One school of thought (Scriven, Shaw, Medlin, Fitch, Windt) interprets the announcement that the drill is unexpected as saying that the date of the drill cannot be deduced in advanced. This begs the question, deduced from which premises? Examination of the inductive argument shows that one of the premises used is the announcement itself, and in particular the fact that the drill is unexpected. Thus the word "unexpected" is defined circularly. Shaw and Medlin claim that this circularity is illegitimate and is the source of the paradox. Fitch uses Godelian techniques to produce a fully rigorous self-referential announcement, and shows that the resulting proposition is self-contradictory. However, none of these authors explain how it can be that this illegitimate or self-contradictory announcement nevertheless appears to be vindicated when the drill occurs. In other words, what they have shown is that under one interpretation of "surprise" the announcement is faulty, but their interpretation does not capture the intuition that the drill really is a surprise when it occurs and thus they are open to the charge that they have not captured the essence of the paradox.

Another school of thought (Quine, Kaplan and Montague, Binkley, Harrison, Wright and Sudbury, McClelland, Chihara, Sorenson) interprets surprise in terms of knowing instead of deducing. Quine claims that the victims of the drill cannot assert that on the eve of the last day they will know that the drill will occur on the next day. This blocks the inductive argument from the start, but Quine is not very explicit in showing what exactly is wrong with our strong intuition that everybody will "know" on the eve of the last day that the drill will occur on the following day. Later writers formalize the paradox using modal logic (a logic that attempts to represent propositions about knowing and believing) and suggest that various axioms about knowing are at fault, e.g., the axiom that if one knows something, then one knows that one knows it (the KK axiom). Sorenson, however, formulates three ingenious variations of the paradox that are independent of these doubtful axioms, and suggests instead that the problem is that the announcement involves a blindspot:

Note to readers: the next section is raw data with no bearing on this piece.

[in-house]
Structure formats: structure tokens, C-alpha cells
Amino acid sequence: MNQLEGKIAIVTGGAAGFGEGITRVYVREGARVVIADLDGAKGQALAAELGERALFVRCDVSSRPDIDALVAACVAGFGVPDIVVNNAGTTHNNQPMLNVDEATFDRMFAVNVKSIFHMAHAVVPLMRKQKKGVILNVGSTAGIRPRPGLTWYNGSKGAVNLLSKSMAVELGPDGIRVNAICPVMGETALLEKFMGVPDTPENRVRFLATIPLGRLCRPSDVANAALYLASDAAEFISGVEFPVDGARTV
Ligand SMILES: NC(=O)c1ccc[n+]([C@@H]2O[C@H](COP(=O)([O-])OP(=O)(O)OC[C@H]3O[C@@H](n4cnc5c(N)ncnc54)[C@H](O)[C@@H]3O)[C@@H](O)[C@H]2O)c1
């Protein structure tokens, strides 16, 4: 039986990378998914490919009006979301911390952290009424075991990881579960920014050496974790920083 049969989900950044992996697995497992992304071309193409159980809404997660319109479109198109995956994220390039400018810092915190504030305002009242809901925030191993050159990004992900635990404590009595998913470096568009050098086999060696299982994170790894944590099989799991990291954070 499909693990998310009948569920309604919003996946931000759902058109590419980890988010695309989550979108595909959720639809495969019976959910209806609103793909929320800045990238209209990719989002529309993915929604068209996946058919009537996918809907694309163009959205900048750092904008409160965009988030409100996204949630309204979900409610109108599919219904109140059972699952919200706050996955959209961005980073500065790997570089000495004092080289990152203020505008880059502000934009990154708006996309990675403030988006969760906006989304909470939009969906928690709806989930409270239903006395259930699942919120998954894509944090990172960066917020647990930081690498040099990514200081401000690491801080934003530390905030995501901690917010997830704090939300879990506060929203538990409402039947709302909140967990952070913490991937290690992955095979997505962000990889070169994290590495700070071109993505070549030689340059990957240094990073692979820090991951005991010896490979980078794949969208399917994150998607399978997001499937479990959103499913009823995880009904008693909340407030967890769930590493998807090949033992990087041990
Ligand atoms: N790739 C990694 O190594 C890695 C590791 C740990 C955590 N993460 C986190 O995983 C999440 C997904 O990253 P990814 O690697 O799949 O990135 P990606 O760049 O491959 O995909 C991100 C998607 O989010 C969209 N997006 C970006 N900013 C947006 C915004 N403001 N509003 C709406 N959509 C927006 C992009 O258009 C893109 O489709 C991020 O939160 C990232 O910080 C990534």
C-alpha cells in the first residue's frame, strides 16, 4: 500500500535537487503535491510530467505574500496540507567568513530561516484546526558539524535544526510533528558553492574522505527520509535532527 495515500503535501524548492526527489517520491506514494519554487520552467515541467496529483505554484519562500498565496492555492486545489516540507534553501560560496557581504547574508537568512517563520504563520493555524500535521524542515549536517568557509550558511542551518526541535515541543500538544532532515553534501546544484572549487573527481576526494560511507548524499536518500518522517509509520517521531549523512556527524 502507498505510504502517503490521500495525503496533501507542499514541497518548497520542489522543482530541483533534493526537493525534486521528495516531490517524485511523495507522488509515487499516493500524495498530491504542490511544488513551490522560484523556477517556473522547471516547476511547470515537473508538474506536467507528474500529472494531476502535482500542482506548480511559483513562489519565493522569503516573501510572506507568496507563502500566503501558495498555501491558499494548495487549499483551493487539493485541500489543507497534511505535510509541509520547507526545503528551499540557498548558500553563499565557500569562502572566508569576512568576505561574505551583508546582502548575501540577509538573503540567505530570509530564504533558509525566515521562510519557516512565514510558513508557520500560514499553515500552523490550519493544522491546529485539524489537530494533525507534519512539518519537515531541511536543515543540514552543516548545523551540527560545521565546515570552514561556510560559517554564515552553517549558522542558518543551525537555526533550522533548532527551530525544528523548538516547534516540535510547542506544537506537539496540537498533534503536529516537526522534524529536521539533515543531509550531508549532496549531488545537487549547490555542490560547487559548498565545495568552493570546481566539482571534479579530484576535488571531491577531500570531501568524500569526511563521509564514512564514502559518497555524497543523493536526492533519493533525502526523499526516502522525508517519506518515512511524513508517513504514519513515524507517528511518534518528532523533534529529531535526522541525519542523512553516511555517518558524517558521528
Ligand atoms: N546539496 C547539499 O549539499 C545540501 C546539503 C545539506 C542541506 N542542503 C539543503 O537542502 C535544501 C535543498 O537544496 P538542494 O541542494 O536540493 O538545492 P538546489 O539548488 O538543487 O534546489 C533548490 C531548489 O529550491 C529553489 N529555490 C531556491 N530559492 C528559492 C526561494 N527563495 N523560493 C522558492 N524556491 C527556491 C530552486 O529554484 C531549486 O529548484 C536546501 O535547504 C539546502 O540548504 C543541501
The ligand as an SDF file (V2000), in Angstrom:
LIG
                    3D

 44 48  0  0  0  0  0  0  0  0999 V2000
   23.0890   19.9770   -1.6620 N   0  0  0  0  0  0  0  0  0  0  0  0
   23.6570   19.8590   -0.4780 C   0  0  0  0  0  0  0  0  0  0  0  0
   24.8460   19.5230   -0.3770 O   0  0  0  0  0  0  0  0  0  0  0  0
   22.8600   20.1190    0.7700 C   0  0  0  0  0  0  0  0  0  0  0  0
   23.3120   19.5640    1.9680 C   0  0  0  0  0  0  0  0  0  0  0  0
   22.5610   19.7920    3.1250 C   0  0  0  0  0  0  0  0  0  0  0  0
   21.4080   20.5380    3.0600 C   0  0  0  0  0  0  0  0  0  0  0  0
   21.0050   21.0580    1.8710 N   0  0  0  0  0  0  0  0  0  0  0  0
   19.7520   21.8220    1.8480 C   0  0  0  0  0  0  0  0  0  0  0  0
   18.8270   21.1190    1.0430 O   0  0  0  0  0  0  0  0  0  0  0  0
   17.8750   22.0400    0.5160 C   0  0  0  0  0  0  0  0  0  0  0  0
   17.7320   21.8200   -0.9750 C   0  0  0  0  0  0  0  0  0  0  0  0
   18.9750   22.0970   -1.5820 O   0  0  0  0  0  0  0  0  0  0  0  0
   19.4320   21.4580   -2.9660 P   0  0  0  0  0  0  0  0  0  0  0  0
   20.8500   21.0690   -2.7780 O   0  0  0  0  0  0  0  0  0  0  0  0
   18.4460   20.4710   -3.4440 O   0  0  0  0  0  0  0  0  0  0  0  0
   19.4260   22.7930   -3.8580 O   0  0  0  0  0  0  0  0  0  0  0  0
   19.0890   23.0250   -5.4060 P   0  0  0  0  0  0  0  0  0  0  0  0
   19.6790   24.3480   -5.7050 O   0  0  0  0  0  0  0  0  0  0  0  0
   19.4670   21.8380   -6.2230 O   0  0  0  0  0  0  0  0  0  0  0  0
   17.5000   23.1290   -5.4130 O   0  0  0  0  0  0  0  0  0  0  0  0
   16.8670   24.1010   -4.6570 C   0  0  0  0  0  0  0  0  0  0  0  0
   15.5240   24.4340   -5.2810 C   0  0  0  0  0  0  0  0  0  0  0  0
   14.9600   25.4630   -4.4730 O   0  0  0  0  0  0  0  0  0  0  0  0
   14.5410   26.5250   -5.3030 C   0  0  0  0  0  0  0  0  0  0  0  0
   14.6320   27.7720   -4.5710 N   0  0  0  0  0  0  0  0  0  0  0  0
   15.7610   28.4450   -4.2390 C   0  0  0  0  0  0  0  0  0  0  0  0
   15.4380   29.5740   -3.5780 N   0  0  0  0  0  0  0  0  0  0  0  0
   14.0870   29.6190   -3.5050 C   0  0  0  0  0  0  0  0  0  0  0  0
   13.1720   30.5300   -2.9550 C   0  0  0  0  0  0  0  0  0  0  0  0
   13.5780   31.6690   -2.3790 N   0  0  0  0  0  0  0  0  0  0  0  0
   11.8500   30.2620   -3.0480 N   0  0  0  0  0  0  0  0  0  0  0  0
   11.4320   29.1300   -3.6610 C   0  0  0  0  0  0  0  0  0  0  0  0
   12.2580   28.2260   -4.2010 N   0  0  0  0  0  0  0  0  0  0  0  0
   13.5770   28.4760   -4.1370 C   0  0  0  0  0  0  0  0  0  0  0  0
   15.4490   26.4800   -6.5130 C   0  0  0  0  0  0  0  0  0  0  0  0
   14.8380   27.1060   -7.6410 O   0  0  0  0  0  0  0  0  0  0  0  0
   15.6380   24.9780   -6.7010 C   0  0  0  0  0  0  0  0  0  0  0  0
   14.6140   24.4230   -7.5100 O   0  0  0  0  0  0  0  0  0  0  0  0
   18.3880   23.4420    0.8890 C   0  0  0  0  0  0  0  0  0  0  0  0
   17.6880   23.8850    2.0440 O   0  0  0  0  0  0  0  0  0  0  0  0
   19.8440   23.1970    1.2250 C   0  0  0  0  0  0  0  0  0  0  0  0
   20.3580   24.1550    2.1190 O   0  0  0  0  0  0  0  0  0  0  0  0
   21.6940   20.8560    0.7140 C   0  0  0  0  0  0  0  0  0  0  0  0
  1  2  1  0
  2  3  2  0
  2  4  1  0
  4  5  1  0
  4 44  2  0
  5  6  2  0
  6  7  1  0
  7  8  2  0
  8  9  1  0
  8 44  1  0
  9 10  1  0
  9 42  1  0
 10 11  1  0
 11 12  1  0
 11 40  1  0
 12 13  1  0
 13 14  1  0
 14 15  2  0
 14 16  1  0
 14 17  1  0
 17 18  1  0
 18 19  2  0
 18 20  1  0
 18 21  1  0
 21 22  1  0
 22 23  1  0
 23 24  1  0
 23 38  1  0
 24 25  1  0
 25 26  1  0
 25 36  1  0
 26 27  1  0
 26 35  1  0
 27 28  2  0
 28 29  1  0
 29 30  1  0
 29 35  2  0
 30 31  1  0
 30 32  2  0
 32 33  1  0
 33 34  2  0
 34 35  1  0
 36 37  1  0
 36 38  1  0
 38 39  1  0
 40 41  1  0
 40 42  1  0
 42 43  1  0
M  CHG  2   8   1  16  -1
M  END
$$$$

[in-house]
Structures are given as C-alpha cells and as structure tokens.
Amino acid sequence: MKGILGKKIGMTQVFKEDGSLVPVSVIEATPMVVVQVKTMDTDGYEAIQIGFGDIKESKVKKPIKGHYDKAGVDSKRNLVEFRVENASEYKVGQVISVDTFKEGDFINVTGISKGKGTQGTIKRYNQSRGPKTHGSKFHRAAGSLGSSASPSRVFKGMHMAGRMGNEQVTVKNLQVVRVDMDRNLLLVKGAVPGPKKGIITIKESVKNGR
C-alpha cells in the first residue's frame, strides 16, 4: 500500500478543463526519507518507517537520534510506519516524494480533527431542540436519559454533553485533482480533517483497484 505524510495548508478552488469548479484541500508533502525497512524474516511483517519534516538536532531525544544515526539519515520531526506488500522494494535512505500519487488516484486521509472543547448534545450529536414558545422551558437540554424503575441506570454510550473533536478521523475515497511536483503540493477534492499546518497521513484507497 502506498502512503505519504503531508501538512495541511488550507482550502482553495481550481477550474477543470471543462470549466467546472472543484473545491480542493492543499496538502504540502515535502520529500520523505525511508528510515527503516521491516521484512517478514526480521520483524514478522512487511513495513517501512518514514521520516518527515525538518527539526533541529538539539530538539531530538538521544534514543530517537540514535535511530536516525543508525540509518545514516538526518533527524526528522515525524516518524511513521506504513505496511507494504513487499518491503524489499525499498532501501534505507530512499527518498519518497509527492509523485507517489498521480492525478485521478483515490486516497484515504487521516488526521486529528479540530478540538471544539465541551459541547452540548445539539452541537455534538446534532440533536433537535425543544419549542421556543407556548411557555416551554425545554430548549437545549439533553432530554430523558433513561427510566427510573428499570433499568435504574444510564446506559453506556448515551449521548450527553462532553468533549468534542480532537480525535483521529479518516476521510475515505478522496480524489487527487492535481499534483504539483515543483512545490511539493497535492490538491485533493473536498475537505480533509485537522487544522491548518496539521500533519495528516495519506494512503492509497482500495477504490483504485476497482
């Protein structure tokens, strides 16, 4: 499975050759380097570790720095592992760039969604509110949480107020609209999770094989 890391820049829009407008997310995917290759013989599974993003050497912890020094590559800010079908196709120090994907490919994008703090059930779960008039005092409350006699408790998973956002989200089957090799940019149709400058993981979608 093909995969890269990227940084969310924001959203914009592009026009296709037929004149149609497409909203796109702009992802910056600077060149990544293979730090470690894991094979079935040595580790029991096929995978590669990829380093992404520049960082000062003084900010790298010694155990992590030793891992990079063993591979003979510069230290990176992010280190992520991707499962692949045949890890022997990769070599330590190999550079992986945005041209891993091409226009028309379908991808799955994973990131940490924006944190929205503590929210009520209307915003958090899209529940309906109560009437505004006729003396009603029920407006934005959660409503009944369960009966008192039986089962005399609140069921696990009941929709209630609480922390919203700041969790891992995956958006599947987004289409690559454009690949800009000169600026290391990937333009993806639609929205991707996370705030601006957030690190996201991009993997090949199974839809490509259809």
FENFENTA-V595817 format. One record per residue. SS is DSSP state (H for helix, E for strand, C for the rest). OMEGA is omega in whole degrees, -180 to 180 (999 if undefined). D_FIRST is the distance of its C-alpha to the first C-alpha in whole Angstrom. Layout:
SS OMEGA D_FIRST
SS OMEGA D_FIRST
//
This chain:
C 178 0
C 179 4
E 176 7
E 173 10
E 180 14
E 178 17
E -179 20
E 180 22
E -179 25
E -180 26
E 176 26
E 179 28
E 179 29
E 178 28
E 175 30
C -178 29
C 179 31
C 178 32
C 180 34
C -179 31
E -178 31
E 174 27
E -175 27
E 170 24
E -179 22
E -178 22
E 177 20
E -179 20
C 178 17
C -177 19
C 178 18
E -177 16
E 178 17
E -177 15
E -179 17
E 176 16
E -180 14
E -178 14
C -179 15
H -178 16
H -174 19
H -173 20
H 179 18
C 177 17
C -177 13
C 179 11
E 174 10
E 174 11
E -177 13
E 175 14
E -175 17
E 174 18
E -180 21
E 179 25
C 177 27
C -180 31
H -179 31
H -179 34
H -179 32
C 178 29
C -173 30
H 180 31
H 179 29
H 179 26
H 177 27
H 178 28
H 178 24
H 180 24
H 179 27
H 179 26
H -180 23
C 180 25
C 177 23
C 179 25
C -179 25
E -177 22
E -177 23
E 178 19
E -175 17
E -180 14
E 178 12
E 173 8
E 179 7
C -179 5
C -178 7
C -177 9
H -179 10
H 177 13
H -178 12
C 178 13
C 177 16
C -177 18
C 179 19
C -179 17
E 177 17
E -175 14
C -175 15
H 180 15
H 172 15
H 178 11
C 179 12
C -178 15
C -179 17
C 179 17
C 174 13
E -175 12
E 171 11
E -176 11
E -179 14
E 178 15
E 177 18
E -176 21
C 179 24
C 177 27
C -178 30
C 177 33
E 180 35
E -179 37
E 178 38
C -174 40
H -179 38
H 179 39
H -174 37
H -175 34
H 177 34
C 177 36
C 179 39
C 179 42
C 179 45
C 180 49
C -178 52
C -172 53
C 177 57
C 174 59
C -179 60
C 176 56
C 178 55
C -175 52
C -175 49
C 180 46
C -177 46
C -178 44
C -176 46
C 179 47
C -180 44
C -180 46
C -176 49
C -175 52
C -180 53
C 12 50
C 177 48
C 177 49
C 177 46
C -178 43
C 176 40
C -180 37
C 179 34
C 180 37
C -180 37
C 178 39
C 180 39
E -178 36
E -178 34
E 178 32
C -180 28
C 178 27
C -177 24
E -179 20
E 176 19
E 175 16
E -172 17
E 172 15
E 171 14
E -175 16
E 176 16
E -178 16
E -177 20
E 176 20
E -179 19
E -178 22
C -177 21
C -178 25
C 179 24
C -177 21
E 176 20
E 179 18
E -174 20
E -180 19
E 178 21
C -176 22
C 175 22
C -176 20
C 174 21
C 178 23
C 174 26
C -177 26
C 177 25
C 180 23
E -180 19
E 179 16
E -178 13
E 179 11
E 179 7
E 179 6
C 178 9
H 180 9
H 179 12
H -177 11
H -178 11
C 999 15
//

a statement that is true but which cannot be known by certain individuals even if they are presented with the statement.

This idea was foreshadowed by O'Beirne and Binkley. Unfortunately, a full discussion of how this blocks the paradox is beyond the scope of this summary.

Finally, there are two other approaches that deserve mention. Cargile interprets the paradox as a game between ideally rational agents and finds fault with the notion that ideally rational agents will arrive at the same conclusion independently of the situation they find themselves in. Olin interprets the paradox as an issue about justified belief: on the eve of the last day one cannot be justified in believing BOTH that the drill will occur on the next day AND that the drill will be a surprise even if both statements turn out to be true; hence the argument cannot proceed and the drill can be a surprise even on the last day.